[Screen It]


(2021) (Benedict Cumberbatch, Kirsten Dunst) (R)

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Drama: Brotherly cattle ranchers of the 1920s react in radically different ways toward a widowed restaurant proprietress and her awkward teenage son.

It's 1925 and brothers Phil (BENEDICT CUMBERBATCH) and George Burbank (JESSE PLEMONS) are wealthy cattle ranchers who live and work in Montana. While George is more refined, civilized, and nice to others, Phil is comfortable as an unwashed and abrasive cowboy, much like the ranch hands who work for them. Thus, when they stop over at a remote outpost and eat at the local restaurant, they react differently to the widowed proprietress, Rose Gordon (KIRSTEN DUNST), and her teenage son, Peter (KODI SMIT McPHEE).

While Phil views the socially awkward boy as not being manly enough -- thus upsetting him and his mother -- George is more compassionate. So much so that he quickly marries her and has her and Peter move into their ranch house, something that doesn't sit well with Phil. As that plays out, Phil suddenly has an abrupt change in his behavior, although it's unclear if that's a softening of his heart or something far more menacing.

OUR TAKE: 6 out of 10

There are lots of old sayings designed to keep people out of harm's way. Don't play with fire is one, which makes perfect sense. As do those related to animals, such as "let sleeping dogs lie" and "don't poke the bear." The latter obviously applies to a host of other animals, including certain humans.

That's certainly the case regarding the stern, bitter, and angry cattle rancher who appears as one of the major characters in "The Power of the Dog," director Jane Campion's return to the director's seat for the first time in twelve years and nearly three decades after being the first female director to take home the Palme d'Or at the Cannes Film Festival for "The Piano" (for which she also received an Oscar nomination as best director).

Adapting the 1967 novel of the same name by Thomas Savage, Campion works as both director and screenwriter in this Western that was actually shot in New Zealand rather than the story's setting of 1925 Montana. And in telling the tale of two decidedly different brothers, the woman one marries, and her teenage son who draws the derision of the male ranch hands, Campion not only has some of her characters playing with a symbolic fire, but she's also using a slow burn approach to tell this story.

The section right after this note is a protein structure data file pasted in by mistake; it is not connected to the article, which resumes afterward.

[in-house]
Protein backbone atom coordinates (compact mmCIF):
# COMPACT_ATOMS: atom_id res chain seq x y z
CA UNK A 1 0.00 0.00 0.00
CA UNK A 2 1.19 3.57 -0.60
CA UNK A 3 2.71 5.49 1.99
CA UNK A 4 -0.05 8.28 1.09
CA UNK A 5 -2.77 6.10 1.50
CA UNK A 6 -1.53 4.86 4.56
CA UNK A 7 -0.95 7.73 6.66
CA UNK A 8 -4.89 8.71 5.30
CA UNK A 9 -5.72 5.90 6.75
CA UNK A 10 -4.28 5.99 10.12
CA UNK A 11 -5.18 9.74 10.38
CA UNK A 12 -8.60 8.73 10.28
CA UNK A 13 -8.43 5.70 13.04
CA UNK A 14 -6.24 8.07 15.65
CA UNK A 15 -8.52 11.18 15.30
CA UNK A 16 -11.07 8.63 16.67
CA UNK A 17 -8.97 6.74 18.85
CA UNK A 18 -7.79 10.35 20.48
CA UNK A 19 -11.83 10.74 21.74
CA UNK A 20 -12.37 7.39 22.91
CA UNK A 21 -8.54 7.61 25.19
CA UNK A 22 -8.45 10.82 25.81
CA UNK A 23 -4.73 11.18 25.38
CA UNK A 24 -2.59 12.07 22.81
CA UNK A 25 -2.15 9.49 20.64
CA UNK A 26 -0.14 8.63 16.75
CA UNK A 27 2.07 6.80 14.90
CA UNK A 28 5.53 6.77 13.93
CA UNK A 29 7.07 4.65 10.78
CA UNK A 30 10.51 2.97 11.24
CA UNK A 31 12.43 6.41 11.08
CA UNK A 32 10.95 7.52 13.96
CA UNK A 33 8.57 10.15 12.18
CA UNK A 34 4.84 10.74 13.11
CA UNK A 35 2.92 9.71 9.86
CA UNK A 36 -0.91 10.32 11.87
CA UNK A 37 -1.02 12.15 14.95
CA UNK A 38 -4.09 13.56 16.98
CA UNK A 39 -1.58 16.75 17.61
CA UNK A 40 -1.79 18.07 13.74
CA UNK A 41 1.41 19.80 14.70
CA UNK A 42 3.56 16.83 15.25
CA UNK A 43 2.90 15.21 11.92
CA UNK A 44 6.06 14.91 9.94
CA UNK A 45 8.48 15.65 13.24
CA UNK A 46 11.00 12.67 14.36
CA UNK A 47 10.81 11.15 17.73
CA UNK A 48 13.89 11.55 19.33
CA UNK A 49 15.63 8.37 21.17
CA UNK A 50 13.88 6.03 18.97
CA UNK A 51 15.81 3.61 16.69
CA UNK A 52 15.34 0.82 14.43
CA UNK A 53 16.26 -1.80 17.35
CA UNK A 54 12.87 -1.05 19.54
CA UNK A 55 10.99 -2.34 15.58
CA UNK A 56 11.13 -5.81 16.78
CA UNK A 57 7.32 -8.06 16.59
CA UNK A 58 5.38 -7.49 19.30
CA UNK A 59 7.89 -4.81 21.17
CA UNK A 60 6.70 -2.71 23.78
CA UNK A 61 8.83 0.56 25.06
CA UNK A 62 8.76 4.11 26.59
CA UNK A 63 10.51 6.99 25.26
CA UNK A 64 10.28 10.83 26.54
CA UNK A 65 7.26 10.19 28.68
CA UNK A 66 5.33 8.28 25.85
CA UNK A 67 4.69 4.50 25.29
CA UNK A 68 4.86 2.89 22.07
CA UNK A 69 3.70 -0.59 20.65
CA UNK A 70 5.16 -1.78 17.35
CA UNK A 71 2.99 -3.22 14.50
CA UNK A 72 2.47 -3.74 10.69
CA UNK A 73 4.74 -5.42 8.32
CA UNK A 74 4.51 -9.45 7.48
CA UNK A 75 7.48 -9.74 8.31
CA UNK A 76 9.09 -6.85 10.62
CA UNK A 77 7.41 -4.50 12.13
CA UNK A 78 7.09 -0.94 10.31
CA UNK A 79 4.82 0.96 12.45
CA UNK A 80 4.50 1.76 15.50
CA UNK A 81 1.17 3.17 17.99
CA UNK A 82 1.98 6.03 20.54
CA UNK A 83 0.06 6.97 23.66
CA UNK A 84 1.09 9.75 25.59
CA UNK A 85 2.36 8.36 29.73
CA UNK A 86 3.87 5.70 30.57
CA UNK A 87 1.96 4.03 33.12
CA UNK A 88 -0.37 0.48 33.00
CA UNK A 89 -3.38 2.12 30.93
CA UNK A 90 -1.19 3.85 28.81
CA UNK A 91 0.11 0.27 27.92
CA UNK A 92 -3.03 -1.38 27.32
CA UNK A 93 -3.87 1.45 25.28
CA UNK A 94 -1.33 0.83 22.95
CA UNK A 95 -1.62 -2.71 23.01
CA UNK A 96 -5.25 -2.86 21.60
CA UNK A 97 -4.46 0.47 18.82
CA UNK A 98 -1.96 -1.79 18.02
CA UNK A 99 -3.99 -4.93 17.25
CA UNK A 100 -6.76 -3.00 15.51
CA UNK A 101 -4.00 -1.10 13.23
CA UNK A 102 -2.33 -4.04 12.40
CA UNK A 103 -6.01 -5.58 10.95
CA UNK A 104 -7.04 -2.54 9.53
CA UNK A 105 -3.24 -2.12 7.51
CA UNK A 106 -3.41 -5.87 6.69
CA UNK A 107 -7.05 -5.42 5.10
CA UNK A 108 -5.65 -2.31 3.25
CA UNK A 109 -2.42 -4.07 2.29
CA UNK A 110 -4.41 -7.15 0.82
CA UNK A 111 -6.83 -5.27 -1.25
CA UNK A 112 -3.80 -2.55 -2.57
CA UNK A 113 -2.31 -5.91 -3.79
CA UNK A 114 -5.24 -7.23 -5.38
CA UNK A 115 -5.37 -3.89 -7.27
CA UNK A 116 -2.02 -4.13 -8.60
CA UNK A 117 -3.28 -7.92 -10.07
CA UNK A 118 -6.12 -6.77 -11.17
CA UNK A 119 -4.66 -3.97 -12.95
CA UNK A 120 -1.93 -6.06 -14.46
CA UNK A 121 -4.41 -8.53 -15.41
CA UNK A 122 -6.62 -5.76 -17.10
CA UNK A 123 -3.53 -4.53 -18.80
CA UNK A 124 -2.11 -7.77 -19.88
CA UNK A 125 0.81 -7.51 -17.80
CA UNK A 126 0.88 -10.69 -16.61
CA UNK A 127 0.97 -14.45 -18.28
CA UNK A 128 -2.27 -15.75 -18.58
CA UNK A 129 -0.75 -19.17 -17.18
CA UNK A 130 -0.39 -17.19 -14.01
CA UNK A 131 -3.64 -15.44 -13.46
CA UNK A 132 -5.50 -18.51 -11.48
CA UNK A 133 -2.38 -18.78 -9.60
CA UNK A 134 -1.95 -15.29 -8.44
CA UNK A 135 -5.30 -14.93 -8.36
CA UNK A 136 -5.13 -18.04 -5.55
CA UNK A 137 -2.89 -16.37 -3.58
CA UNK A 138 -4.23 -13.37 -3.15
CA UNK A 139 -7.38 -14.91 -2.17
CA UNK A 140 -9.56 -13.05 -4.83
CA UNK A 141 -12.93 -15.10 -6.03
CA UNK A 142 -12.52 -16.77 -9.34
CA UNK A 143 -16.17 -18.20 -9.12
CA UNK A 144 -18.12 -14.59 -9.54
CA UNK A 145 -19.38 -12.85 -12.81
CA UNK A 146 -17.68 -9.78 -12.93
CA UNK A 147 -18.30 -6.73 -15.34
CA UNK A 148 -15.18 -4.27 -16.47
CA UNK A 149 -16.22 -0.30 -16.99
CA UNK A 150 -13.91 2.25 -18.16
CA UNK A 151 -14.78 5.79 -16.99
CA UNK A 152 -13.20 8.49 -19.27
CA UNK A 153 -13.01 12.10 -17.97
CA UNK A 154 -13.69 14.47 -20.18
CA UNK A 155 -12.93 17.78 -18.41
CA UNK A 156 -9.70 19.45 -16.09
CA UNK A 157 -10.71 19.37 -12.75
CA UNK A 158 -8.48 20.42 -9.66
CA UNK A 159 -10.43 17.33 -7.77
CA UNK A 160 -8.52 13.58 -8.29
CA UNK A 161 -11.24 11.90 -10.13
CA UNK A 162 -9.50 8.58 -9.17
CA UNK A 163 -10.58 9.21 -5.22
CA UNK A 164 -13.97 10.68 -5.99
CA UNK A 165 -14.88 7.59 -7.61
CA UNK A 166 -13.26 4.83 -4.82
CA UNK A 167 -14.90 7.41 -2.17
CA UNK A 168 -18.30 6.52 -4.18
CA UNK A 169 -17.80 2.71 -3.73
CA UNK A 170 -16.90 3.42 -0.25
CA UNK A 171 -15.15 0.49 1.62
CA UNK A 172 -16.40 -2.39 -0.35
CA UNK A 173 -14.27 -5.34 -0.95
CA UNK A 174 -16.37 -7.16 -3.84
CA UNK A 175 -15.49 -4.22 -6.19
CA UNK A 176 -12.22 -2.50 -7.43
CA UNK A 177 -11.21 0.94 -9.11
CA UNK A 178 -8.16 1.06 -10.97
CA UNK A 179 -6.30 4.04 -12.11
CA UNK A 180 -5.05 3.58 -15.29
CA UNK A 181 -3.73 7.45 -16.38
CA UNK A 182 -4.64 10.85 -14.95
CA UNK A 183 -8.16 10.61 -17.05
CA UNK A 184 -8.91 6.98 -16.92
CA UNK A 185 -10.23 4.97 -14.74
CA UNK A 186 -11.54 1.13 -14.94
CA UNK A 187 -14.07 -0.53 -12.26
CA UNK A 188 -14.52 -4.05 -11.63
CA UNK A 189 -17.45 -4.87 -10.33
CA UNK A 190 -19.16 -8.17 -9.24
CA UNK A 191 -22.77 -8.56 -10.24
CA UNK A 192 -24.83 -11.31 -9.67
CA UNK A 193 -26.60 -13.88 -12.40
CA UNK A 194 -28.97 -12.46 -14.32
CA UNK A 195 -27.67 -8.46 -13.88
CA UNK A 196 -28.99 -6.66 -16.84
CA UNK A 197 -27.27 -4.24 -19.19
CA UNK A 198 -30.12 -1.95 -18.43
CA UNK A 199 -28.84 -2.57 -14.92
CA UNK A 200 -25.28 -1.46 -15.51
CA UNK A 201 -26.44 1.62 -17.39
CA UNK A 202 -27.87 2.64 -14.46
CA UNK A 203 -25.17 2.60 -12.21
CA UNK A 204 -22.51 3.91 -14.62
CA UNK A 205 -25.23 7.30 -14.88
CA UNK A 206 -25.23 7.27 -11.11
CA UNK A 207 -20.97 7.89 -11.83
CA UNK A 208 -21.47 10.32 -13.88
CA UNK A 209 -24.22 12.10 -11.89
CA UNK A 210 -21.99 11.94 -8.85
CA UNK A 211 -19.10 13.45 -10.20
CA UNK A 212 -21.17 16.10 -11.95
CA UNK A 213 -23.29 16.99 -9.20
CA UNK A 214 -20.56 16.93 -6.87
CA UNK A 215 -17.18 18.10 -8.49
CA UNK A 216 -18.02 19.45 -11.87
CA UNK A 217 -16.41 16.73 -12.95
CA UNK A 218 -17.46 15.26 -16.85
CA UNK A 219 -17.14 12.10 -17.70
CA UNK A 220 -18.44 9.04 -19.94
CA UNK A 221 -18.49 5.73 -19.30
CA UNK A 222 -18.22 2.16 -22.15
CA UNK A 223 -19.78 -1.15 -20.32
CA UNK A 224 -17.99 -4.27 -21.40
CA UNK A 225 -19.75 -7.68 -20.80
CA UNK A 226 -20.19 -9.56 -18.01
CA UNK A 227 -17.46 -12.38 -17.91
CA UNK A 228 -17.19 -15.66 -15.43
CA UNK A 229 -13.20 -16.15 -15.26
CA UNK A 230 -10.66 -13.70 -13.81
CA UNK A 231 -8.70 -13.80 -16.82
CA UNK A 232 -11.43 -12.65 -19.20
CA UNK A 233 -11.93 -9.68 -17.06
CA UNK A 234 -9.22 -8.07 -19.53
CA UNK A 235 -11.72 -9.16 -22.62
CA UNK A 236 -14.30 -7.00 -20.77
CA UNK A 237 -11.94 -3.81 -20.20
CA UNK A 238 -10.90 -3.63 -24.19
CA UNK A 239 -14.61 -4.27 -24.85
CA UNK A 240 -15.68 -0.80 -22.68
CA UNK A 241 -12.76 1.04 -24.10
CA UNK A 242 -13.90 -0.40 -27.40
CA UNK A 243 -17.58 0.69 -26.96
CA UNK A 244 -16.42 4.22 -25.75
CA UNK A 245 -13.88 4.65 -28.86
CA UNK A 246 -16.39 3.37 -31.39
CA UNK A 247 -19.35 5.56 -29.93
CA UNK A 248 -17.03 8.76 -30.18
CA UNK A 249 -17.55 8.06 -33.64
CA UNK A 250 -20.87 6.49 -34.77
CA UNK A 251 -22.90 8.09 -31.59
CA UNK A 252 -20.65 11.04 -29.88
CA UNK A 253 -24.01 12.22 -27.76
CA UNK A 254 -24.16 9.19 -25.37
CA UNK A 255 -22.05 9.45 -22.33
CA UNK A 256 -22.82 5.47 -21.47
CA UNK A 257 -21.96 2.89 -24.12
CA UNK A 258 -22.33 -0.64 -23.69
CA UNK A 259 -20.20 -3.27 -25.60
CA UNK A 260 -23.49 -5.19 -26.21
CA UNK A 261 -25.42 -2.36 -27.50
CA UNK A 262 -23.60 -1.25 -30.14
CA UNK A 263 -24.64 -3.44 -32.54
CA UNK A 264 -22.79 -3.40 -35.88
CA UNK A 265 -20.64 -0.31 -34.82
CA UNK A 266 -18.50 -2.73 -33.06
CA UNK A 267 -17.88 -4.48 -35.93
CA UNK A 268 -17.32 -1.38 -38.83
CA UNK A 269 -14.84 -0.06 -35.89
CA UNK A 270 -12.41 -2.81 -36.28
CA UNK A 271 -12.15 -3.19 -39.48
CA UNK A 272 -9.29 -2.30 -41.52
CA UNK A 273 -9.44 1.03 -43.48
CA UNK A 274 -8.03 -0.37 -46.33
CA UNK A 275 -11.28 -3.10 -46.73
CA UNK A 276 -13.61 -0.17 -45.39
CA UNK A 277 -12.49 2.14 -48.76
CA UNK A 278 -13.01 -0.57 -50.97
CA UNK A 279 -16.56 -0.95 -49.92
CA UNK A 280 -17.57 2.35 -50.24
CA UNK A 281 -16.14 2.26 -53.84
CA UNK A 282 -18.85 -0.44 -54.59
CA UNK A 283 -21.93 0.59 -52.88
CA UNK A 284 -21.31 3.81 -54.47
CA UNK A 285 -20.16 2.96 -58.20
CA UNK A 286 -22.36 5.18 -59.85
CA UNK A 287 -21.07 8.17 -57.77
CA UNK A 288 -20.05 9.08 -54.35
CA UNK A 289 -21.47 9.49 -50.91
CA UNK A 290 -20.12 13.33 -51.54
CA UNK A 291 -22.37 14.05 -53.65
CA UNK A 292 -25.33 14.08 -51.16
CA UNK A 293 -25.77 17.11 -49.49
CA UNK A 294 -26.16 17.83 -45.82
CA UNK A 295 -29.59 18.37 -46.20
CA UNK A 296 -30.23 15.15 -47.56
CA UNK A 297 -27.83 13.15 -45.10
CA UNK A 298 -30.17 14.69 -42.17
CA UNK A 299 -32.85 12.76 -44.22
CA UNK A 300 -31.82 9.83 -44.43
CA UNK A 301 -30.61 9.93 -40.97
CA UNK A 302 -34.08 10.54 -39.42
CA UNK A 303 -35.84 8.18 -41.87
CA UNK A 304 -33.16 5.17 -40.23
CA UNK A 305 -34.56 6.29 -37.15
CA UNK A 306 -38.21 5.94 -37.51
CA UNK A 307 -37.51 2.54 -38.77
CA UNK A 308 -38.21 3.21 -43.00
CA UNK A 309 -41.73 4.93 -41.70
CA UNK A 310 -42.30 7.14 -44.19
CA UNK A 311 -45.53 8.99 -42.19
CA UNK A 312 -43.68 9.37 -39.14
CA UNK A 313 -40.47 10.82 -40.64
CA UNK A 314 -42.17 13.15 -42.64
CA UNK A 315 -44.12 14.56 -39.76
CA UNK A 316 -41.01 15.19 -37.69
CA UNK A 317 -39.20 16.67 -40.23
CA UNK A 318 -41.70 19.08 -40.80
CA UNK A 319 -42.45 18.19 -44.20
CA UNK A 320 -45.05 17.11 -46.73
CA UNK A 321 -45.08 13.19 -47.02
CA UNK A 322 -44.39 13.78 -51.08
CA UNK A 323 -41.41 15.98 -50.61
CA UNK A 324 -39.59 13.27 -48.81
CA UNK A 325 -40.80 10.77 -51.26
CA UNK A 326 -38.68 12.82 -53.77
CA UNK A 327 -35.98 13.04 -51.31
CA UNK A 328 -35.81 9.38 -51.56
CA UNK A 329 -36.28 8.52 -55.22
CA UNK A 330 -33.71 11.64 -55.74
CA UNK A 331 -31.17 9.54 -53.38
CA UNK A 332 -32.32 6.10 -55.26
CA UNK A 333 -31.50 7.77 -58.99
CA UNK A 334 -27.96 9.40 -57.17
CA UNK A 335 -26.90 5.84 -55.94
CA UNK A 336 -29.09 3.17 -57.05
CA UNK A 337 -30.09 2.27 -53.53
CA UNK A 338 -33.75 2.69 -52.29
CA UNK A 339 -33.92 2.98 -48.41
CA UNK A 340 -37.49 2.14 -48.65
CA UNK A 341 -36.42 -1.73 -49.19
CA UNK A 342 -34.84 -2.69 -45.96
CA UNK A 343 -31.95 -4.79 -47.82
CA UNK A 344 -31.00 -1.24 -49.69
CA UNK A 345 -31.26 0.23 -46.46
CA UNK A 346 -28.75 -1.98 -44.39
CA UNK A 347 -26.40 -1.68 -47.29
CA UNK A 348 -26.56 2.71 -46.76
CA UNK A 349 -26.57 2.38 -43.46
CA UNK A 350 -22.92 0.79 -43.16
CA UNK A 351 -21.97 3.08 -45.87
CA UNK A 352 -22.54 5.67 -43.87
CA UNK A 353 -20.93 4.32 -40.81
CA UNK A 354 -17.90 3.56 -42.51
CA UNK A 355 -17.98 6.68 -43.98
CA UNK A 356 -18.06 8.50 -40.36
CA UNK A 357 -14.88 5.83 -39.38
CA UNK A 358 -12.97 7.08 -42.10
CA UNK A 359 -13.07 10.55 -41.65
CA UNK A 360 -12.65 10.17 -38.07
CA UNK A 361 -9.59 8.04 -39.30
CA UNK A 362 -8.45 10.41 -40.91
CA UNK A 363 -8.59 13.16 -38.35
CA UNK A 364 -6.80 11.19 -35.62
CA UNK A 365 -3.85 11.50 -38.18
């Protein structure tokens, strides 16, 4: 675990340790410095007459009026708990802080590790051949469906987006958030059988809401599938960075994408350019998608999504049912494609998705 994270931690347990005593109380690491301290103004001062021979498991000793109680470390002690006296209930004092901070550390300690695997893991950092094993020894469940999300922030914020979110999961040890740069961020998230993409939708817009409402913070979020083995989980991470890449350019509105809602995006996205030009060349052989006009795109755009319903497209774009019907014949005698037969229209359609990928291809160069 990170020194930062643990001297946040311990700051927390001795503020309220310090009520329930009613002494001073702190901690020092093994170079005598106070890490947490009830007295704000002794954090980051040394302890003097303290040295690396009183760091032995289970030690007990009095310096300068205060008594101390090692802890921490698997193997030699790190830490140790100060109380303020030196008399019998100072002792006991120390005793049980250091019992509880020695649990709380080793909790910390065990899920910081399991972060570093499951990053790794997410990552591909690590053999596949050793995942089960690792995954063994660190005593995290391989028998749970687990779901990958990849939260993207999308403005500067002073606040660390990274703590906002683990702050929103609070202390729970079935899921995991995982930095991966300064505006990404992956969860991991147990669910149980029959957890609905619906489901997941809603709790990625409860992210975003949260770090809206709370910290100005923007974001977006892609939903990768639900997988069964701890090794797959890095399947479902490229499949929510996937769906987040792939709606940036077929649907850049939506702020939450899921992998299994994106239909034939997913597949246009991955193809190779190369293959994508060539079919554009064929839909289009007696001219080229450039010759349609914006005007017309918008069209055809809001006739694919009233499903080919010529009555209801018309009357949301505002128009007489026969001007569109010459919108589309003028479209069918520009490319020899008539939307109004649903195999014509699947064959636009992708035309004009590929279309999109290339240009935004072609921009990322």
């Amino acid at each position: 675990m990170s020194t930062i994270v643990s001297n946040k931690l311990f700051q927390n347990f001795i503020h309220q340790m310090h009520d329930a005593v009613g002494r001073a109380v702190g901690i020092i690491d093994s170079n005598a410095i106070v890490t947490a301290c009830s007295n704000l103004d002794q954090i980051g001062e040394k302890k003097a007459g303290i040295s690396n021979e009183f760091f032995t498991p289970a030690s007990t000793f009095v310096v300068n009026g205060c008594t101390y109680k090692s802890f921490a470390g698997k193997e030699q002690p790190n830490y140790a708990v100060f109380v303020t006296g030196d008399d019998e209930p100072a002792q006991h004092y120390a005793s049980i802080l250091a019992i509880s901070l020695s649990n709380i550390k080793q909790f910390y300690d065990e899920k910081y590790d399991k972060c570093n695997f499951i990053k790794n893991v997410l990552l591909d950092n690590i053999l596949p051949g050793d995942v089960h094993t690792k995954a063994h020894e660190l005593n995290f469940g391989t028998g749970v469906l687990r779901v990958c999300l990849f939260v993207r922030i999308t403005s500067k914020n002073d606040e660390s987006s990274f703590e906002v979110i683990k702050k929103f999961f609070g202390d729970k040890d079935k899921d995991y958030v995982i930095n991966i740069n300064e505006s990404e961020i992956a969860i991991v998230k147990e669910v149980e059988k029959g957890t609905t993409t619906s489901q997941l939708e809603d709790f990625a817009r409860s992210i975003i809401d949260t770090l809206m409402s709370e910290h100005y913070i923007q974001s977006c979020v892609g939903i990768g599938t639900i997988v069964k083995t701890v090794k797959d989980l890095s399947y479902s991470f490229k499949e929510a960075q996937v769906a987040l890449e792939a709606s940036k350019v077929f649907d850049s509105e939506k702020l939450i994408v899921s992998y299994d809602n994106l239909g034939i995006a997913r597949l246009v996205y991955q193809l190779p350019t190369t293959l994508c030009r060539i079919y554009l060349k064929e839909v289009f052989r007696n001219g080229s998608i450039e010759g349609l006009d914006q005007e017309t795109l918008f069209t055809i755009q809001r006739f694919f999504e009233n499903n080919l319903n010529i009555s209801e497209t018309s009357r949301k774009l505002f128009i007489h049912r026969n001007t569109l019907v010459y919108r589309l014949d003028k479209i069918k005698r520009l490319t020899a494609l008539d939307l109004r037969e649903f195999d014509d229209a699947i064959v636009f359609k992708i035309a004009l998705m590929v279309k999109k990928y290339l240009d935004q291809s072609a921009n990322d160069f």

That will be like catnip (to mix my cinematic animal metaphors) to highfalutin critics and art-house aficionados alike, but will likely have the average moviegoer wondering what all the critical fuss is about when otherwise trying not to fall asleep. I found myself in the middle, appreciating the performances and various tech credits but also finding the film repeatedly in danger of running out of material fuel to keep that fire burning.

The brothers are Phil (Benedict Cumberbatch) and George Burbank (Jesse Plemons), a duo that are so different they'd seemingly come from different parents. Phil enjoys being a cowboy in all of that lifestyle's visceral and cultural trappings. He's a real man's man, a prototype, if you will, of the old Marlboro Man who'd make his first appearance several decades later. He enjoys being dusty and dirty and castrating bulls without gloves.

George, on the other hand -- and who Phil repeatedly calls (in a non-loving way) "fatso" -- is more of an English gentleman type. He rides along with the rest as they move their herd of cattle, but does so impeccably dressed and without the need to drink with the men or cavort with the local ladies of the night.

And thus, when they stop for the evening in a small outpost and Phil belittles both the widowed restaurant proprietress, Rose (Kirsten), and her not manly enough teenage son, Peter (Kodi Smit McPhee), -- for God's sakes, he makes paper flowers as table decorations for his mom -- it's George who comforts her. Not to mention, in the blink of an eye in terms of storytelling time, he also marries her.

With Phil seeing her as nothing more than a gold digger and her boy a "Nancy" who should be routinely harassed and embarrassed, the stage would seem set for something or someone to eventually be destroyed as the slow burn story and aura eventually engulf everything. And with Phil suddenly deciding to take the boy under his wing, things get hotter as we don't initially know why.

Has he turned over a new leaf? Does he see something of his younger self in the teen? Or is he planning something truly despicable that will be revealed in the third act? Tune in next week, same dog time, some dog channel.

It's all very pretty to behold (thanks to those award-worthy tech credits, most notably Ari Wegner's cinematography), but I have to admit that it didn't take any fire under my seat to figure out the explanation. That said, I will admit I was somewhat surprised by the film taking a sudden turn and then ending, as if everyone needed to get out of the editing booth due to a fire alarm going off. And maybe that's part of the reason I ended up moderately bored with the overall effort. Then again, there's that slow-burn approach that left my attention span simmering, and not in the best way.

Better for critics and viewers who like arthouse over mainstream offerings, "The Power of the Dog" gets only a woof above average from me. It rates as a 6 out of 10.

Reviewed December 10, 2021 / Posted December 31, 2021

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